Data Systems

Collage of data systems screenshots

Harnessing Big Data for Social Good

Efforts to tackle society’s most persistent problems often are ineffective or slow, in part because of the difficulty of accessing social data with which needs and solutions can be analyzed.

However, advances in information technology and access to social service administrative data have made it possible to develop data systems to help devise and evaluate social policy.

Integrated data systems leverage administrative records from agencies across the community to evaluate outcomes, drive decision making, target resources, and gain an understanding of service impact. Administrative records constitute a rich source of information that help communities understand collective need, outcomes, and change over time.

All administrative data have the potential for bias due to the proven history of over- surveillance and unequal treatment of underprivileged and disenfranchised communities, particularly communities of color.

We acknowledge that these biases could impact the administrative data that we receive. Our Center is guided by these considerations and we endeavor to identify and address potential bias, so as to provide an ethical and accurate reflection of the communities with which we work.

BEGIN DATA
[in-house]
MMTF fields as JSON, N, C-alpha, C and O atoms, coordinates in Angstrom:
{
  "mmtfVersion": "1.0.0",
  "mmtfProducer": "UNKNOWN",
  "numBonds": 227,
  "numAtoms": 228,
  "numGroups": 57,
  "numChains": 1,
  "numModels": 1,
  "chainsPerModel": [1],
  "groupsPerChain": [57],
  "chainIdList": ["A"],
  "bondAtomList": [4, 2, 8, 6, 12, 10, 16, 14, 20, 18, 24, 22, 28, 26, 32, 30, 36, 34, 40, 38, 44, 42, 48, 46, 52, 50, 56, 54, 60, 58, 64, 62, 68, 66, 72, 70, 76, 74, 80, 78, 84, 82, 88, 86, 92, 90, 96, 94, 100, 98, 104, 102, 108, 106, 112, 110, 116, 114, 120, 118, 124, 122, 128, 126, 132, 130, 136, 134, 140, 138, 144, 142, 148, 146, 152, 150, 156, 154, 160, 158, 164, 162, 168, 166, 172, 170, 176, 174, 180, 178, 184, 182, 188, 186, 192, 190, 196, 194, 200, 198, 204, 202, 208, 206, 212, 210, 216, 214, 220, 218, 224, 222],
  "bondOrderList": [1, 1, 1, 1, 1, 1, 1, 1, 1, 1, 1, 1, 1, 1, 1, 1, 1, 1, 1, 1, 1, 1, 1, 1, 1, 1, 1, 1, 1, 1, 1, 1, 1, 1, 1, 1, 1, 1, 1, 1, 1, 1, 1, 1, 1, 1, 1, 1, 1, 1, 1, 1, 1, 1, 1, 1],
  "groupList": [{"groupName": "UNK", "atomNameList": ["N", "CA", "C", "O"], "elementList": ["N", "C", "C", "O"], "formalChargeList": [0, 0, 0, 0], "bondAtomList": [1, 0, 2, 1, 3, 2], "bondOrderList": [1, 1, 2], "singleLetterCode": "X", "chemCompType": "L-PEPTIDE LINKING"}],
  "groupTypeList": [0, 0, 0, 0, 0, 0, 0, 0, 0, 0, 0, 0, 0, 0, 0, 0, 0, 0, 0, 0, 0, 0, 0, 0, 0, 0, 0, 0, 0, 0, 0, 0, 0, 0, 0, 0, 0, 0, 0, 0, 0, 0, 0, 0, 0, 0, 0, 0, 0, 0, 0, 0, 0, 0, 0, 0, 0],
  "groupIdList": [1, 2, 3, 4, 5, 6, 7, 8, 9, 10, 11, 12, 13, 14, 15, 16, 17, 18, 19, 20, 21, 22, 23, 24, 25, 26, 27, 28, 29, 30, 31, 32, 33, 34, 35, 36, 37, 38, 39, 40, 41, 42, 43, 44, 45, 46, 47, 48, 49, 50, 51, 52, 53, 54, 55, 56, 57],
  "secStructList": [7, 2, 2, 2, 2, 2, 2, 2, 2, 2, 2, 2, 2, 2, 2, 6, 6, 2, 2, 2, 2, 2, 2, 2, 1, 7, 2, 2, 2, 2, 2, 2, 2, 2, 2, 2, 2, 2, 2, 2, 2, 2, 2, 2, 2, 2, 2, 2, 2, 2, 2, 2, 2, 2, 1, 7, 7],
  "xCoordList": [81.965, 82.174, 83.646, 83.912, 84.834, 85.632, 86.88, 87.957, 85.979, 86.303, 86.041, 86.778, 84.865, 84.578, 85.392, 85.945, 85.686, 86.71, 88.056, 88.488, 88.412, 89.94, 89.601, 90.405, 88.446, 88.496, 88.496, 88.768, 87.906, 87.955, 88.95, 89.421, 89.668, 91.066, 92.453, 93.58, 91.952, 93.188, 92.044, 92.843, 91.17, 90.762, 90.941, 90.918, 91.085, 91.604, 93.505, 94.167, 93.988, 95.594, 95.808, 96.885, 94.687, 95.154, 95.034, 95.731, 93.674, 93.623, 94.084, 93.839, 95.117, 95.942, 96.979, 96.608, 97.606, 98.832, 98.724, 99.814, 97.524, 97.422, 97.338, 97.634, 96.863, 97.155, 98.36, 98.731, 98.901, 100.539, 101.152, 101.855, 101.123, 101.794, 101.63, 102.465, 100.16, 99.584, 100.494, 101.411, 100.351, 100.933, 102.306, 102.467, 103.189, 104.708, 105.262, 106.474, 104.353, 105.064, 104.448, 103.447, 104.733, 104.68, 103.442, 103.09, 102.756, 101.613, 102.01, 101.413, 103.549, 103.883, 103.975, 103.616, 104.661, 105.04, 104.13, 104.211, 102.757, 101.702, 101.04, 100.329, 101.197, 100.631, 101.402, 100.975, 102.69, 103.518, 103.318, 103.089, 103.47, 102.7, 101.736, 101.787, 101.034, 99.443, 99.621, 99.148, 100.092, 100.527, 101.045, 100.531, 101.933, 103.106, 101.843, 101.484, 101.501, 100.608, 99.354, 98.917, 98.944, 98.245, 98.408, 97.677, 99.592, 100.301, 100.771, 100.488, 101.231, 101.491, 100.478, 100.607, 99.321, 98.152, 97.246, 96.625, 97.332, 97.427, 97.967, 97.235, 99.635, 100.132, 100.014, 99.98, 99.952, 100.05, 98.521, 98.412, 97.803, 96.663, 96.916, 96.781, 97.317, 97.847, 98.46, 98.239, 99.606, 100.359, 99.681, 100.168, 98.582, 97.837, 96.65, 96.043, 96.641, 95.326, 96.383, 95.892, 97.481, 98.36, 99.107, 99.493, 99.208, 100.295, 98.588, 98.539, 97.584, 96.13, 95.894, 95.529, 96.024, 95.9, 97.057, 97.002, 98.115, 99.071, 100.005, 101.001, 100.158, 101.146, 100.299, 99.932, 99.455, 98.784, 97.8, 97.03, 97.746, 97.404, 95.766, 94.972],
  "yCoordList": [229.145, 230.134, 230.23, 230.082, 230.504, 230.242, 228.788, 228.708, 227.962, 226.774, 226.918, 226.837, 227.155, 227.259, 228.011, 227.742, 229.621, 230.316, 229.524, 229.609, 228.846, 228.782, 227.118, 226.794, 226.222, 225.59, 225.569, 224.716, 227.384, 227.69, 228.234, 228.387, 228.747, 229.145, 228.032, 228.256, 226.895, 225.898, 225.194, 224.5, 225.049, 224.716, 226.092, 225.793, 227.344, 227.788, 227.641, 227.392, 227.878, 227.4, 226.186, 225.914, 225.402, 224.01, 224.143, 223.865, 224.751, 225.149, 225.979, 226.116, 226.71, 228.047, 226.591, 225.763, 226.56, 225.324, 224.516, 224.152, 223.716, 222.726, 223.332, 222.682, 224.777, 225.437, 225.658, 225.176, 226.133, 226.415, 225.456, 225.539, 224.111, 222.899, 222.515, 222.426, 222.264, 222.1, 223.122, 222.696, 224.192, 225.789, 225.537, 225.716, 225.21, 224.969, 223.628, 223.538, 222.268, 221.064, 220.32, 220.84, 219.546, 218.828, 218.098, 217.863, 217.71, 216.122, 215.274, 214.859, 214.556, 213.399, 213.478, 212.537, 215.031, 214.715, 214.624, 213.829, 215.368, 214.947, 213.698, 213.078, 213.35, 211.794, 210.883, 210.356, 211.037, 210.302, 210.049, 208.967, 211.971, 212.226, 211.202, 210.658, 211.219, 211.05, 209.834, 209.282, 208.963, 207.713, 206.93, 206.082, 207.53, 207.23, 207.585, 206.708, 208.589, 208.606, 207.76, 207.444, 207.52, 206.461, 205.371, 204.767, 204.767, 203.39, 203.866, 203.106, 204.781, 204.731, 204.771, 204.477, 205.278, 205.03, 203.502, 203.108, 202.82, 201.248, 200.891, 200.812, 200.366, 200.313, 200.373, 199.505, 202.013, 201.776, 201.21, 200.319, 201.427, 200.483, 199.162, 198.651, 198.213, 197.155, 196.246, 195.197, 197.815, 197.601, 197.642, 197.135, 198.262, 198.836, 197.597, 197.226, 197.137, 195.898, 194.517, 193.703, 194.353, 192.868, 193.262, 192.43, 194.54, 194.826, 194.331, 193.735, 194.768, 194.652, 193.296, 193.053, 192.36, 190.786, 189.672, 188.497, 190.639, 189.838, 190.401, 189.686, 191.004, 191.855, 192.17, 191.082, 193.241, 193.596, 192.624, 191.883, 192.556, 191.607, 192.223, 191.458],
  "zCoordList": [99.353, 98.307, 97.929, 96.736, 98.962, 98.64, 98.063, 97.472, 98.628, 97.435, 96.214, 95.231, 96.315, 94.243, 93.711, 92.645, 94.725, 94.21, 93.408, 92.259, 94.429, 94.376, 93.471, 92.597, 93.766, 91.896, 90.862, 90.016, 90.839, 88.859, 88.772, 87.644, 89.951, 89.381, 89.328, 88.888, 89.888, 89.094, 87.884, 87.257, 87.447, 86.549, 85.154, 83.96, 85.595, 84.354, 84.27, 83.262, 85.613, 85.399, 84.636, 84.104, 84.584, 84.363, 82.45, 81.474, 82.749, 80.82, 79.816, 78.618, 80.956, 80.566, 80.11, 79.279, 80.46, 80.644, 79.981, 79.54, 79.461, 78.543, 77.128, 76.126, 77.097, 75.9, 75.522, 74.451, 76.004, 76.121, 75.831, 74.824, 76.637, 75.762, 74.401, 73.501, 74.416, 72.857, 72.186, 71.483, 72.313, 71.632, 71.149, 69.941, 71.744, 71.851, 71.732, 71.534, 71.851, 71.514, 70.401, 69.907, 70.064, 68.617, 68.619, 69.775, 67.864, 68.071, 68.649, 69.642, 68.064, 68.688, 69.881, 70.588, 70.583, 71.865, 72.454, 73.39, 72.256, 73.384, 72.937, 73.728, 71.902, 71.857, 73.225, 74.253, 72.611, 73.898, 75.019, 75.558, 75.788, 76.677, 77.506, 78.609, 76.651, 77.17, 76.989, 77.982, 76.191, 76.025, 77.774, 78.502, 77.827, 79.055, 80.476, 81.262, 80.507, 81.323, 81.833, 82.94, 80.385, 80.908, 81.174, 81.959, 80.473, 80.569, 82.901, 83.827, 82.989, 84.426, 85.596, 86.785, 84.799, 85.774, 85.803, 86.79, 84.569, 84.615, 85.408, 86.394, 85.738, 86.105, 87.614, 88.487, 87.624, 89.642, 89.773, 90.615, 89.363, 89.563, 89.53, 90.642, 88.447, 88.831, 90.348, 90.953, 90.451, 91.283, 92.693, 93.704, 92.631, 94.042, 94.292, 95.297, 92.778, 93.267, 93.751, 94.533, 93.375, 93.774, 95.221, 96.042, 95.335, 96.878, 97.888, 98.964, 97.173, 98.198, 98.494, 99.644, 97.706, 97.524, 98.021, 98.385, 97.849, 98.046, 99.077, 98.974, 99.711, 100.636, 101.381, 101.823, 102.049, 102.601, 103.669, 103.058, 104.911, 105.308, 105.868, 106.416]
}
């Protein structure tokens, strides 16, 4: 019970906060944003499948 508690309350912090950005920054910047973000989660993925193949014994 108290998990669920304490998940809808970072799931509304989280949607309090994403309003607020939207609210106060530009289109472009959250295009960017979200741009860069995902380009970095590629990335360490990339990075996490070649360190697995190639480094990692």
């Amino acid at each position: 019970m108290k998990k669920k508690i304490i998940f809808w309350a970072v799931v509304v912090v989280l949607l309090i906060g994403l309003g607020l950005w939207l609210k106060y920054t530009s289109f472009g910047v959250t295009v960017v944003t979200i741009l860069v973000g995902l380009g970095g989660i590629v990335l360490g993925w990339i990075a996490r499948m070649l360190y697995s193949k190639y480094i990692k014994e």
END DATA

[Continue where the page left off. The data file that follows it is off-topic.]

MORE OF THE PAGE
The Poverty Center continuously maintains two integrated data systems for its research:

The NEOCANDO (Northeast Ohio Community and Neighborhood Data for Organizing) system is a free and publicly accessible data system that integrates social and economic data from the census and local agencies into a tract-level longitudinal system.

The CHILD (Child Household Integrated Longitudinal Data) system is a secure, confidential database composed of linked administrative records on individuals in Cuyahoga County, Ohio, beginning with people born in 1989, to the present.  CHILD contains data from over 35 different administrative systems.